Posted by Tom Foremski - November 8, 2012
The Intel Itanium microprocessor architecture will be merged with Xeon microprocessors sharing essential on-chip features but will remain a distinct product, in a bid to reduce development costs and guarantee continued support.
Intel also announced a new Itanium microprocessor designed for high-end mission critical systems such as HP's co-announced Integrity Superdome 2 high-end servers.
Today's announcement reaffirms Intel and HP's commitment to a long future for Itanium, which failed in its original bid to establish a high-end IT systems market.
Itanium is based on Hewlett-Packard's PA-RISC architecture and there are many companies that have large legacy systems that rely on continued improvements in Itanium design to keep up with data center demands.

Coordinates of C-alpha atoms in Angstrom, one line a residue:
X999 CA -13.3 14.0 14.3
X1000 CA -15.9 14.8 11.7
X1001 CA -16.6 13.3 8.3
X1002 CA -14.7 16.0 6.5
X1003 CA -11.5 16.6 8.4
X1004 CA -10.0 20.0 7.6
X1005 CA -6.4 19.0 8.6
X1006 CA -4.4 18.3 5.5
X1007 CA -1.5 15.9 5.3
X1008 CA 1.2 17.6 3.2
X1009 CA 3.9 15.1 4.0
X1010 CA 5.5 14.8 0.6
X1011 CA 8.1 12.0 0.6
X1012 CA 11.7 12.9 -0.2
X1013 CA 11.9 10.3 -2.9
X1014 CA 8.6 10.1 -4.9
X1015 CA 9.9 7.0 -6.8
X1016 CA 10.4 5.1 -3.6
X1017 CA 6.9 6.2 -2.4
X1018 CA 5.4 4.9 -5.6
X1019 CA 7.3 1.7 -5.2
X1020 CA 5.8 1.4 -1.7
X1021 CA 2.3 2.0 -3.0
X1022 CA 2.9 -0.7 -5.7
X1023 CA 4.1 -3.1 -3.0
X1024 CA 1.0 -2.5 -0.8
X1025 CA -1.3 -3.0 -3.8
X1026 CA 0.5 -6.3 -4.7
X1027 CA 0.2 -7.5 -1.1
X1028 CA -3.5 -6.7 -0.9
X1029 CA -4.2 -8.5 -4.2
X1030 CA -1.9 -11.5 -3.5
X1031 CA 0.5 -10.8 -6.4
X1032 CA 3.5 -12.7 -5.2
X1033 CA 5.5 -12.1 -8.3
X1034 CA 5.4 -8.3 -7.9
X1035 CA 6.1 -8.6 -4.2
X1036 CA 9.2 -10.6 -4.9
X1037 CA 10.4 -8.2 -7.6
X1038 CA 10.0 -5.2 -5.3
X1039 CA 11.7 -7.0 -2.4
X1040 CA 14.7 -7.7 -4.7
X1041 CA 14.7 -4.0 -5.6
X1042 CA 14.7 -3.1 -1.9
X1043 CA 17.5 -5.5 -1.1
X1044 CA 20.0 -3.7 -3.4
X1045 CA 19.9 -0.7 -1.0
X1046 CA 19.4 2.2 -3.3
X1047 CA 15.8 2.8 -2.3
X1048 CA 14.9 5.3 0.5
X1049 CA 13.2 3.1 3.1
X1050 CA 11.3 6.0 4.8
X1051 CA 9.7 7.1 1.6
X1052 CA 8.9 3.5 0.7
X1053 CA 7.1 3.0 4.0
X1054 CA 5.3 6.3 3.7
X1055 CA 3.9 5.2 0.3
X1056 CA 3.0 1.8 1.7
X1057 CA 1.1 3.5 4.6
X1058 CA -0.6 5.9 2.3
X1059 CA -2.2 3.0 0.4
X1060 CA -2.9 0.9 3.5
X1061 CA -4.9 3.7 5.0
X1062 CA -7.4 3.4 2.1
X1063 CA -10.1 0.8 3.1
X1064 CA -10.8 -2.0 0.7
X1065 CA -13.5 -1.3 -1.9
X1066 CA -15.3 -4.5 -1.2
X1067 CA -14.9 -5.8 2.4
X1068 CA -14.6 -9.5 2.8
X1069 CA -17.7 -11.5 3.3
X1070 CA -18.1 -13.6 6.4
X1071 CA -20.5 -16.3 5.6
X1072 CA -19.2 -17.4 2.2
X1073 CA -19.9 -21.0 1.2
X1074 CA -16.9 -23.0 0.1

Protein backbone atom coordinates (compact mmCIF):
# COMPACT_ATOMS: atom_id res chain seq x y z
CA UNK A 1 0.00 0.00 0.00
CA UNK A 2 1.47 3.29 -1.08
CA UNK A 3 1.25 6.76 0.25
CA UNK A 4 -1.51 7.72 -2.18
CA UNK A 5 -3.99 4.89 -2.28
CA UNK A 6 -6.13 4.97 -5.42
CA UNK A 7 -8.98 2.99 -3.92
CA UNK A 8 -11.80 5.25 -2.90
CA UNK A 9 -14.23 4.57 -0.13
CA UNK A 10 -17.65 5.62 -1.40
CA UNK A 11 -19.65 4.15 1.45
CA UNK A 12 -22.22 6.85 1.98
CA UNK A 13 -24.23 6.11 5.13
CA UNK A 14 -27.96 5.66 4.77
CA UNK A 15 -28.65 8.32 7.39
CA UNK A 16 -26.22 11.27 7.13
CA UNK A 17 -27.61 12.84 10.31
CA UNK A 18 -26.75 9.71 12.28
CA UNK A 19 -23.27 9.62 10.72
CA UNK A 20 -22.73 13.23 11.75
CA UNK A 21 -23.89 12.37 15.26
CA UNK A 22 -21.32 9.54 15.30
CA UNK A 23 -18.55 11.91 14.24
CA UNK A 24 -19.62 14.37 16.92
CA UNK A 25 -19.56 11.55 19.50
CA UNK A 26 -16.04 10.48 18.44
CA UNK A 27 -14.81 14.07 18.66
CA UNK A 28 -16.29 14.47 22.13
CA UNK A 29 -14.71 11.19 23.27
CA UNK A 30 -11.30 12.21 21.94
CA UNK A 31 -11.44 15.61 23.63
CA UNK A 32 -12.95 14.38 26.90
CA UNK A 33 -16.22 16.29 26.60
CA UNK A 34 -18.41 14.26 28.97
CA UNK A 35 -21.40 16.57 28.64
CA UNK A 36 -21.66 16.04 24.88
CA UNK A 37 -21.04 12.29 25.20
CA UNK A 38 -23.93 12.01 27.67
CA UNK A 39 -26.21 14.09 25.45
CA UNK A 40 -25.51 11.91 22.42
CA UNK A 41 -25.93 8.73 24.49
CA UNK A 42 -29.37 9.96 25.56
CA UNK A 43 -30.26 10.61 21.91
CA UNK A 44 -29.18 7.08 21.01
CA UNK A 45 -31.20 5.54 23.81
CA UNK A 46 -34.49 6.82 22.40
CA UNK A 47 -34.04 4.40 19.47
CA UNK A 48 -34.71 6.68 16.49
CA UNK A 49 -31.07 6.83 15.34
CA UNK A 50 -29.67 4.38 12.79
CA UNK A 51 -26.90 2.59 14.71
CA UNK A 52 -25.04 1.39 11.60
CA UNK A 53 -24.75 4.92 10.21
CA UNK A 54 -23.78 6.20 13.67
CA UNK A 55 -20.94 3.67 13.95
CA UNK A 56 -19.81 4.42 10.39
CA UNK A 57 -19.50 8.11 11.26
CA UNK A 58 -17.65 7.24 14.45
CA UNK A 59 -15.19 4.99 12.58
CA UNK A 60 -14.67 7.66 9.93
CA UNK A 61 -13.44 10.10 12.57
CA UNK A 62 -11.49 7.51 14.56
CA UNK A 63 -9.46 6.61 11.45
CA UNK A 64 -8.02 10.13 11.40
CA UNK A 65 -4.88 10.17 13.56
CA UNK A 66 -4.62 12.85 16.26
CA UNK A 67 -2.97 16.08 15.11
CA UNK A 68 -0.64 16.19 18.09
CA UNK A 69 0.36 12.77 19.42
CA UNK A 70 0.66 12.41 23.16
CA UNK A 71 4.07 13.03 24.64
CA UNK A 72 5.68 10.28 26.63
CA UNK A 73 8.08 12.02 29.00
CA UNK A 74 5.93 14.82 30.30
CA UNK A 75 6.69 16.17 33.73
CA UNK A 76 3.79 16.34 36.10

However, with a relatively small market, compared with Intel Xeon servers, there were fears that the continued development of Itanium would become too costly and it would be dropped. This would force users to carry out expensive ports of their mission critical software applications to other, less reliable platforms.
Oracle was convinced that Itanium would have a shortened life and wanted to end support, a move that resulted in a high profile court battle with HP the victor.
Rory McInerney, vice president of Intel's architecture group (above), said that over the next few years, Itanium will gradually share the same designs as Xeon microprocessors, except for the Itanium microcode, but all other features of the two chips will become identical.
This will help reduce the costs of supporting Itanium and will make it easier for large data centers to run both types of computers.
Mr McInerney said that customers running mission critical systems have welcomed the latest Itanium 9500, because it can be used to build IT systems with the highest reliability, compared with Xeon or other IT architectures.
The latest Itanium has more cores, uses less power, and runs about 2.5 times faster.
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